In case you haven’t yet noticed, people are celebrating what would have been John Lennon’s 70th birthday. He was born during an air raid in Liverpool England, October 9, 1940, and was killed by a crazed fan on the night of December 8th, 1980. What would John have looked like today? I wonder sometimes. He was worried about going bald, and I think he probably would be thin up on top, perhaps he’d just comb it back in a nice dapper style. He’d probably wear a lot of hats. He’d like the internet because of its instant quality of delivering the news all through the day—John was a purported news junkie, both the good and the bad. He would love iPods. He would hate most modern music, but dig some beats in a few of the songs out there. He liked reggae so whatever might be hanging around, not a very active genre these days, he’d seek out. I think he would be writing books, creating art, speaking out about the environment and our battles in the Mideast. He’d tell us to go ahead and build the damn mosque near the Trade Center, because there’s a whore house just down the street and denying religious freedom is a very hypocritical, non-Jesus thing to do. Work on the mosque inside yerself, mate (sorry, I was channeling here).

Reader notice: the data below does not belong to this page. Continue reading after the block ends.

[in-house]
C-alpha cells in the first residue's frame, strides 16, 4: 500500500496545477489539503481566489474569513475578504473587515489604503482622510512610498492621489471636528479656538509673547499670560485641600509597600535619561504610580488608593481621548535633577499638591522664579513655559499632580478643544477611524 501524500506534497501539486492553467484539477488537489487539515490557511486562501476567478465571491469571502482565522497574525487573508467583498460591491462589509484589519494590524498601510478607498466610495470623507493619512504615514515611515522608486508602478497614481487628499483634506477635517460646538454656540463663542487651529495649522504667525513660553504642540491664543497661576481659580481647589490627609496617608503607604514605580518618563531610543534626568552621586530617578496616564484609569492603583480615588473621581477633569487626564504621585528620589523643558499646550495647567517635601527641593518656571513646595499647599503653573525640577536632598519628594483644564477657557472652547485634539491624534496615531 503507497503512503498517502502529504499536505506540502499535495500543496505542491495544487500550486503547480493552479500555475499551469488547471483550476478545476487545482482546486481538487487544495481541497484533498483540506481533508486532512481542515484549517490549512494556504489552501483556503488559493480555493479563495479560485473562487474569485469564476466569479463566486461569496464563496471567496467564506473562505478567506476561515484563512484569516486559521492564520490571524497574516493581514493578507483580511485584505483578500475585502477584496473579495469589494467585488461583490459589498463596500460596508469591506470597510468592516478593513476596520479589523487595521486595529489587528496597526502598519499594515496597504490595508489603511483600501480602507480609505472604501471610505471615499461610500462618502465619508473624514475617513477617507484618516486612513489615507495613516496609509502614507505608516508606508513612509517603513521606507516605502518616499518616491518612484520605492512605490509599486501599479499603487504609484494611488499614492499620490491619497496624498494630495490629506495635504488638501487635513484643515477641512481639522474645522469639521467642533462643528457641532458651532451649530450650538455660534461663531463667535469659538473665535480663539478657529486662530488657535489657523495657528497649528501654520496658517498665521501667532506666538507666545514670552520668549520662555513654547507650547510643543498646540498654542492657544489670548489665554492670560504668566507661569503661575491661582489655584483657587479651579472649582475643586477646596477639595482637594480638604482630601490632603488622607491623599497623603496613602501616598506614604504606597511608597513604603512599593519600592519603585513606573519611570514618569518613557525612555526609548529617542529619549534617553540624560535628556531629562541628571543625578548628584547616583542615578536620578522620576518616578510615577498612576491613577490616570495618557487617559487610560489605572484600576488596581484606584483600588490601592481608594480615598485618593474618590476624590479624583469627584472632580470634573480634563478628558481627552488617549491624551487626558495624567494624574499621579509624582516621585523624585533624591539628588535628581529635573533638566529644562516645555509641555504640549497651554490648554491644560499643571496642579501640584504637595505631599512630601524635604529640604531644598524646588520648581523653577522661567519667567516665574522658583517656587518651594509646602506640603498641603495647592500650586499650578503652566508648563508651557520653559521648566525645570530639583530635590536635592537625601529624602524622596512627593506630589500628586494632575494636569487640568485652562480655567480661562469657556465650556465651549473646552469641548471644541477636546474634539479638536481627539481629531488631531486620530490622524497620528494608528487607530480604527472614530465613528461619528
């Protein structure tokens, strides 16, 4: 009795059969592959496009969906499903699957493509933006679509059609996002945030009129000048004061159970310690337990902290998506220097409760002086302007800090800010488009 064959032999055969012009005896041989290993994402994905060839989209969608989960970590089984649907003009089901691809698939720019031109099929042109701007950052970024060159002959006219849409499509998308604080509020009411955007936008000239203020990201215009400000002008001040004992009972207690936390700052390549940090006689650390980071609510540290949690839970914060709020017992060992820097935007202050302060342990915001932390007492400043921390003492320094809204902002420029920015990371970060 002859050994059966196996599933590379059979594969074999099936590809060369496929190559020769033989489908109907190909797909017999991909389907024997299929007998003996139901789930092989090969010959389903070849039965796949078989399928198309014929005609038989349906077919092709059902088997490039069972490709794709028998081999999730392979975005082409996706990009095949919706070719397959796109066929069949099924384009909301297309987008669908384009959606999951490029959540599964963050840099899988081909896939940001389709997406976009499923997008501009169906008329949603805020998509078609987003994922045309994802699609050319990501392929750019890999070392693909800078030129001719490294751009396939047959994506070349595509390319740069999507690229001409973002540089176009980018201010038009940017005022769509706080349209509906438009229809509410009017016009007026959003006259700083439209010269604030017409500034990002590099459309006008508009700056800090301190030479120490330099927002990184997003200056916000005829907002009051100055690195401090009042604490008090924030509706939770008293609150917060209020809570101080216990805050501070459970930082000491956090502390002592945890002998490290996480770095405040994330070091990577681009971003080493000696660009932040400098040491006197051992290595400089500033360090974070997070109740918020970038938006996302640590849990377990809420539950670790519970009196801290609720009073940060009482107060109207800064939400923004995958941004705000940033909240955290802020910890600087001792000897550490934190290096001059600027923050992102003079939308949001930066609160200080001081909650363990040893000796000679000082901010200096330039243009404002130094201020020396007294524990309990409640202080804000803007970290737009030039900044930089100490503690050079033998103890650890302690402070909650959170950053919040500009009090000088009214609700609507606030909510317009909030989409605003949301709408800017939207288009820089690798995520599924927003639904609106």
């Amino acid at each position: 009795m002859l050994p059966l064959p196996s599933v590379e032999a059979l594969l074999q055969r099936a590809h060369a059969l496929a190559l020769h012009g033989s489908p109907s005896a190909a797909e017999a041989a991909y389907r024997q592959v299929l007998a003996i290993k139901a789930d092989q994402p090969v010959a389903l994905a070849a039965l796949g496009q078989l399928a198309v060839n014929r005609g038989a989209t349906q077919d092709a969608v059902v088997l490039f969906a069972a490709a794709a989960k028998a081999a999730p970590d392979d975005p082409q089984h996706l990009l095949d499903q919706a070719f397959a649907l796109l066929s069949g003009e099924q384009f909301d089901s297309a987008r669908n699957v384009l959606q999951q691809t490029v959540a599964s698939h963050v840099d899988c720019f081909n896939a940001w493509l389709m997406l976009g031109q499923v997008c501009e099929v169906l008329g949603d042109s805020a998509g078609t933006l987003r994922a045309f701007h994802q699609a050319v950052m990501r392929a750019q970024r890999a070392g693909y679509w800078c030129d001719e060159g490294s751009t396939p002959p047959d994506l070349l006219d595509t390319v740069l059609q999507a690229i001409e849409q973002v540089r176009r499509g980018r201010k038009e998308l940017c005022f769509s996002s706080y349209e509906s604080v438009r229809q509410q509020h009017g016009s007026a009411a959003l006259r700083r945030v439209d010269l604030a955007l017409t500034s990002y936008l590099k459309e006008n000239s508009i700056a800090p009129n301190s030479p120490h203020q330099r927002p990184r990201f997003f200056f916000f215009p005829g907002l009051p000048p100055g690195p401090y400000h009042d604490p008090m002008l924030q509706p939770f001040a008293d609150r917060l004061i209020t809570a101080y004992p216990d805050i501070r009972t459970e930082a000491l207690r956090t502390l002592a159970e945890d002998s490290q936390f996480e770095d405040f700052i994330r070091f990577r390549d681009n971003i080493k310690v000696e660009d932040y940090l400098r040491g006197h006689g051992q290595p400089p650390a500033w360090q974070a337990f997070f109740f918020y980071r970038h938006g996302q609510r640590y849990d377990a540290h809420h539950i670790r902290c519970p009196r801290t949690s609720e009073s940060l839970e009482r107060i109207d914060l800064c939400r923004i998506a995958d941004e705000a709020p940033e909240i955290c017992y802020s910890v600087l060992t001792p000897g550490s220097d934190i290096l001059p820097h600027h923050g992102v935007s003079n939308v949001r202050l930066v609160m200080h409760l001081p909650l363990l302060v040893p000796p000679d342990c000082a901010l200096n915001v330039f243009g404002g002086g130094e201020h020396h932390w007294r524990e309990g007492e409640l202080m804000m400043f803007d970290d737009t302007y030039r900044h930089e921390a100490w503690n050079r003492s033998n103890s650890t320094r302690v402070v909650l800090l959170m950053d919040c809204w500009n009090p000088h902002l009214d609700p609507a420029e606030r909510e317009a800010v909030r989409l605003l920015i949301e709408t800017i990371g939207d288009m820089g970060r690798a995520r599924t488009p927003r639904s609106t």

Around the time of his death, John had spent around five years being a househusband—as he liked to call himself. He said he may not have bore Sean, but he was going to oversee all foods that went into his body and so as he grew, his health and well-being was from John’s strict, but loving parenting. Yoko said the man should take care of the children after birth, and she became busy with selling estates, talking to numerologists, psychics, stock traders, you name it. John became a literal shut-in those last few years, much like any housewife, only he was a Rock God and unlike any housewife, couldn’t enjoy the pleasure of a day out to refresh his energies. He was extremely paranoid about fans recognizing him, because they always wanted something: a touch, a signature, a button from his shirt, a lock of his hair—it would go on and John knew from experience that the more you gave, the more they wanted. So he hid. He sat up in his room and watched tv and read and smoked and sometimes got high, and he looked out over Central Park at the rest of the world in action. He fantasized about sex, sometimes beautiful, sometimes violent. His childhood memories of living with a promiscuous mother and absent father had caused him to have a skewed view of relationships. It wasn’t until Yoko came along that he was able to see women as more than just things to abuse; she showed him that women were powerful creatures; men had much to learn. Many people wonder why John stayed with Yoko when she was so cold. The truth is John Lennon was in a co-dependent relationship—it wasn’t healthy, he was alone much of those last few years of his life; he was controlled, it has been reported that she was cheating on him, spending his money, etc. But he needed her because she was the only thing on this earth that made him feel safe from himself. He loved her, and say what you will, she did a good job of keeping him in a constant state of self-awareness and internal growth.